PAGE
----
View Full Version : Distracted Recall

23rd July 2009, 10:14 AM
hi, I'm new and wanted to share this problem with you, and see if you could help.
I have a 1 year old cavalier called Rudie and wow he loves his walks! But when we let him off the lead in our local park, he just won't come back to me, and even if he is running towards me, he just gets distracted. He gets really distracted and I've tried everything, I'm now trying a whistle. Do you have any tips, please?


23rd July 2009, 04:22 PM
We tried recal training with Leo and gave up:bang:

I dont let him off anymore as it isnt worth the stress it causes all concerned and Im worried about his safety.
I bought a recall lead....which is about 20ft long and when we're over the forest I use that.

Good luck on what ever you decide


23rd July 2009, 04:32 PM
Jasper is now 9 yrs, but as a pup we went to puppy classes and his recall was dreadful, we can`t let him of the lead and I just won`t take the chance with him, he has very bad concentration, windy days, leaves flying about, feathers etc he just darts all over the place, sorry can`t offer any tips, could do with some, but guess he`s too old to change now.:)

23rd July 2009, 04:37 PM
I can only allow one of mine off-lead. The other two are completely insane when they are not on a leash and scare me to death as they are oblivious to me and totally distracted. One time on the beach, I let them off lead and Winston ran about 3/4 a mile down, stopping to talk to everyone in his path. I saw him run up to the boardwalk and by the time I caught up to him, he was in the parking lot! It could have been a major disaster. So no more.

23rd July 2009, 04:43 PM
Harley used to be excellent off lead, its not as though he comes back, he just wouldnt leave my side, since he has been on rymadyl if he sees a rabbit, (and there are lots where i walk on farm land) he is off, and several times i couldnt find him for some time, and once he ran straight off towards the main road, its just so heart rending i keep him on the lead now. di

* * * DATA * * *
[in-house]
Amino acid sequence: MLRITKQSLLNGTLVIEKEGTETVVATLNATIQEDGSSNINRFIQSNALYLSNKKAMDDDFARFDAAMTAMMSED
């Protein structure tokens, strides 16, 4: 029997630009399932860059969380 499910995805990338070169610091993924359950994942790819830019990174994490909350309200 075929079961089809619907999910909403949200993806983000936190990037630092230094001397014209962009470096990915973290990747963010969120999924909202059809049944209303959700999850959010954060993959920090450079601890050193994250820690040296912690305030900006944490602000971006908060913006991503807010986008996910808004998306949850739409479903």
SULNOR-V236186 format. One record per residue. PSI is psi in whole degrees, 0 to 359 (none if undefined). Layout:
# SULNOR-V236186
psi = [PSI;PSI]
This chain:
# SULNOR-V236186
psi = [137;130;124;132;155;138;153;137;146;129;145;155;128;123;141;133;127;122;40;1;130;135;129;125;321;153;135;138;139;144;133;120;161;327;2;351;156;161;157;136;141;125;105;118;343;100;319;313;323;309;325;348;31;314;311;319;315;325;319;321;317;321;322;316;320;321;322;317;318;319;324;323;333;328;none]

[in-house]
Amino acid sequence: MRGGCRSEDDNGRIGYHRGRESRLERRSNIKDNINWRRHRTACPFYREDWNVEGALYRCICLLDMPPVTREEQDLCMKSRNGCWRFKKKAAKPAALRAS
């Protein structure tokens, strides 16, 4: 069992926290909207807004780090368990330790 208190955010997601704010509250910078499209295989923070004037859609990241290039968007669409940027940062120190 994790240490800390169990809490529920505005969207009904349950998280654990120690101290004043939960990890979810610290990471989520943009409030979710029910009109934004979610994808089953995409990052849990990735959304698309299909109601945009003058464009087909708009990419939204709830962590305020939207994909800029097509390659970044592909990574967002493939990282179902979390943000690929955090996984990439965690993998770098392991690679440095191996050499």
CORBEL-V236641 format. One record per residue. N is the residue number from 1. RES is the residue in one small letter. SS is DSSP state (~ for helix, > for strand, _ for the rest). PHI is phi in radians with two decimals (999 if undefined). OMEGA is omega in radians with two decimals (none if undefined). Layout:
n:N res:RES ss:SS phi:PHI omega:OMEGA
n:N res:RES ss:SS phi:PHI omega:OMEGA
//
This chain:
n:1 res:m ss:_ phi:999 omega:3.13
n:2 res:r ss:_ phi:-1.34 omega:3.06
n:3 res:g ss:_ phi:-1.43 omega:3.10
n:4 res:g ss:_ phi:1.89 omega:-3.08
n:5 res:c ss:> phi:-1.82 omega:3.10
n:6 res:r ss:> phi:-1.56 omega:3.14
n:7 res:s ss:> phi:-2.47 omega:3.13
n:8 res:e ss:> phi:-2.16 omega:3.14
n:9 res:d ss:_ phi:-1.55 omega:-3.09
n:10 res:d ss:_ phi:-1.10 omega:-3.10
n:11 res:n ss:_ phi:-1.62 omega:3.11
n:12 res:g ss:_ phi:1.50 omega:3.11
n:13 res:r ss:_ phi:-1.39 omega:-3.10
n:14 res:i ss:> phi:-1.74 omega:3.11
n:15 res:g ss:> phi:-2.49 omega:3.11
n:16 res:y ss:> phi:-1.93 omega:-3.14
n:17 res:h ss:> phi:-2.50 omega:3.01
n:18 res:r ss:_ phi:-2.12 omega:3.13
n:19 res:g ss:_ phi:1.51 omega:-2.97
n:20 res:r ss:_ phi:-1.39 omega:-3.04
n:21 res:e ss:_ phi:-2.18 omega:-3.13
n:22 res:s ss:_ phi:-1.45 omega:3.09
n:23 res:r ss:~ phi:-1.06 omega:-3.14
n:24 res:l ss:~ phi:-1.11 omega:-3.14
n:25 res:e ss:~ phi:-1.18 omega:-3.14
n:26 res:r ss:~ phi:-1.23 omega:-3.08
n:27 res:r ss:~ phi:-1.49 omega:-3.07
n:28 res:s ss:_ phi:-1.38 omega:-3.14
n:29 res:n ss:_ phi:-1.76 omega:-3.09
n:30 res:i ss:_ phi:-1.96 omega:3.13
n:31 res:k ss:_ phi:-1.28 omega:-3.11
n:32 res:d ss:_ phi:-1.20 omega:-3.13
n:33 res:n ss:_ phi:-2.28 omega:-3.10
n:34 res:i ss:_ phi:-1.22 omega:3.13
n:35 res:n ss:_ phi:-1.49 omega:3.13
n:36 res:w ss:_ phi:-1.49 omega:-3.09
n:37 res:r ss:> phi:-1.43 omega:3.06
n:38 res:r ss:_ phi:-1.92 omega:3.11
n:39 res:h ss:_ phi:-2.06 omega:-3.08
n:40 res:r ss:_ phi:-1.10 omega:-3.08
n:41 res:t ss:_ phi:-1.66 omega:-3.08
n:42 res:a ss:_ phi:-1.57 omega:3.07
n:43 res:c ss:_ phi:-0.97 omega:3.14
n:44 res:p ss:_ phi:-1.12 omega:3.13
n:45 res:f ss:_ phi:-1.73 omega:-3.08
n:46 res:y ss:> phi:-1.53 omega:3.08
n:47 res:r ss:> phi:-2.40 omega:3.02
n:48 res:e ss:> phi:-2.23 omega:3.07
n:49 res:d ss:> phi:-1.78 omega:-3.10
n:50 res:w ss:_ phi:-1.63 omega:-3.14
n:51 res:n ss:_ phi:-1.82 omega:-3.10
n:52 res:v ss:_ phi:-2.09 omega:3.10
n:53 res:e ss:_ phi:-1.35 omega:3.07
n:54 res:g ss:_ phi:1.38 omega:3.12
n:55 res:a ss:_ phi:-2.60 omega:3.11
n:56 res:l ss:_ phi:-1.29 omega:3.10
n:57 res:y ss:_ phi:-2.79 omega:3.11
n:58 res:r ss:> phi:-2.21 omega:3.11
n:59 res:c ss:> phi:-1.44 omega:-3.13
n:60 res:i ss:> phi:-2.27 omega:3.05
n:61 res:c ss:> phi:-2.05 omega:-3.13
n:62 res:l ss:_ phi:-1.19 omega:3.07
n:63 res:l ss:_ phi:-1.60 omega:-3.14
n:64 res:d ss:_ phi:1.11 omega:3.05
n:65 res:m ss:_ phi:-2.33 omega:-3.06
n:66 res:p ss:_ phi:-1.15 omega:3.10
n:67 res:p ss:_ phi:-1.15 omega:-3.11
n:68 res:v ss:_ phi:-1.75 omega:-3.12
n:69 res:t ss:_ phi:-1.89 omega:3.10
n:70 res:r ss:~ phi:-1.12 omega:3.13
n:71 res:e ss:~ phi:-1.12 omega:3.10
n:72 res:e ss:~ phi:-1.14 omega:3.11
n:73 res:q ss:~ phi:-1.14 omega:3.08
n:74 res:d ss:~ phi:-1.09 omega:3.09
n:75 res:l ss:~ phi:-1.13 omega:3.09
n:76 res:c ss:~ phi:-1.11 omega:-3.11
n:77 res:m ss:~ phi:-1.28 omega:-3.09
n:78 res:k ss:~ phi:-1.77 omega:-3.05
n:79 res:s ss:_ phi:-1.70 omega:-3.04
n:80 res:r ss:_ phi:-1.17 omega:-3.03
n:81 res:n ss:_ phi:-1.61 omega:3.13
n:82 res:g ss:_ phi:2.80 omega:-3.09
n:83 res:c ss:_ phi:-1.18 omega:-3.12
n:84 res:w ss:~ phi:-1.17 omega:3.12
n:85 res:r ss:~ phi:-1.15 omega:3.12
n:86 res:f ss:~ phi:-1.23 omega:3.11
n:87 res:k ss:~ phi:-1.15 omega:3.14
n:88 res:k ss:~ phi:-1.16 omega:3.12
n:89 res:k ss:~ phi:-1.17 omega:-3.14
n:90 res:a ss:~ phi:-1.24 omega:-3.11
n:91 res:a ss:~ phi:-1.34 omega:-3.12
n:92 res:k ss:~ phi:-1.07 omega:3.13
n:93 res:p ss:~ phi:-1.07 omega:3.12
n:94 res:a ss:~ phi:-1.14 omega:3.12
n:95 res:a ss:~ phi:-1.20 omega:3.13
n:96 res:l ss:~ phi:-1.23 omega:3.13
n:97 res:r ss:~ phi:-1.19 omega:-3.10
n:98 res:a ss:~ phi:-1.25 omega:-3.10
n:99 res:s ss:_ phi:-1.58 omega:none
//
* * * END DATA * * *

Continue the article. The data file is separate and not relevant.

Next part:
23rd July 2009, 05:52 PM
well thanks anyways guys!

23rd July 2009, 05:58 PM
I started doing recall with Max in the house - then on a long lead even before we went to puppy class. I always give high value rewards for recall. When I do let him off leash I recall him back a couple of times right away and reward and praise him well so he knows it's worth his while. I'm sure it doesn't hurt that Mindy has good recall. Occasionally we'll go out and he seems distracted so if he doesn't pass the initial recall test he goes back on the lead. He's only 10 months old though so as he gets more independent it might become more of a challenge. I find it's important to be aware of both Max's state of mind and the surroundings. One day we were walking the dogs in an area where they are usually allowed off lead but we saw four gophers just sitting in the middle of the trail within the space of five minutes so decided it was best that both dogs stay on lead.

23rd July 2009, 07:22 PM
Recalls are bad enough with the leash. I don't dare let our Cav off-lead. I would never see her again! This breed is not known for its obedience prowess. :rolleyes:

23rd July 2009, 08:58 PM
Oh sure they are good at obedience! :) It may be that the method or approach to training isn't succeeding, or that far more practice is needed (recall takes small steps and dedication and patience), or that the dog is actually hard of hearing (teaching a hand sign often is a lot less ambiguous to a dog), or something else interfering with the dog 'getting it'.

It is so easy to accidentally send the wrong message to a dog when training so any specific command is good to read up on carefully or do it in a class. Remember never to scold a dog for not returning on recal -- this just teaches the dog that it is better not to come back. That is probably the single most common mistake I see -- people scolding a dog that has run off. Bu the dog won't ever make the connection -- instead it just thinks it is being punished for returning.

There's lots of good recall advice at www.dogstardaily.com and advice as well at all the training links pinned in the training section.

I'd never let a dog off lead that isn't reliable on recall -- it isn't worth the risk IMHO.

23rd July 2009, 09:00 PM
It takes a lot of hard work and at least 3 months to build a good recall...but worth it if you are prepared to put in the work.

There's a good article here


if they can get good recalls with Pyreneans, then it should work for Cavaliers!!

You can never make yourself more interesting than whatever your Cavalier wants to investigate - other dogs, smells, something to roll in:eek: but you can train them so that coming back is 2nd nature.

Good luck

23rd July 2009, 09:21 PM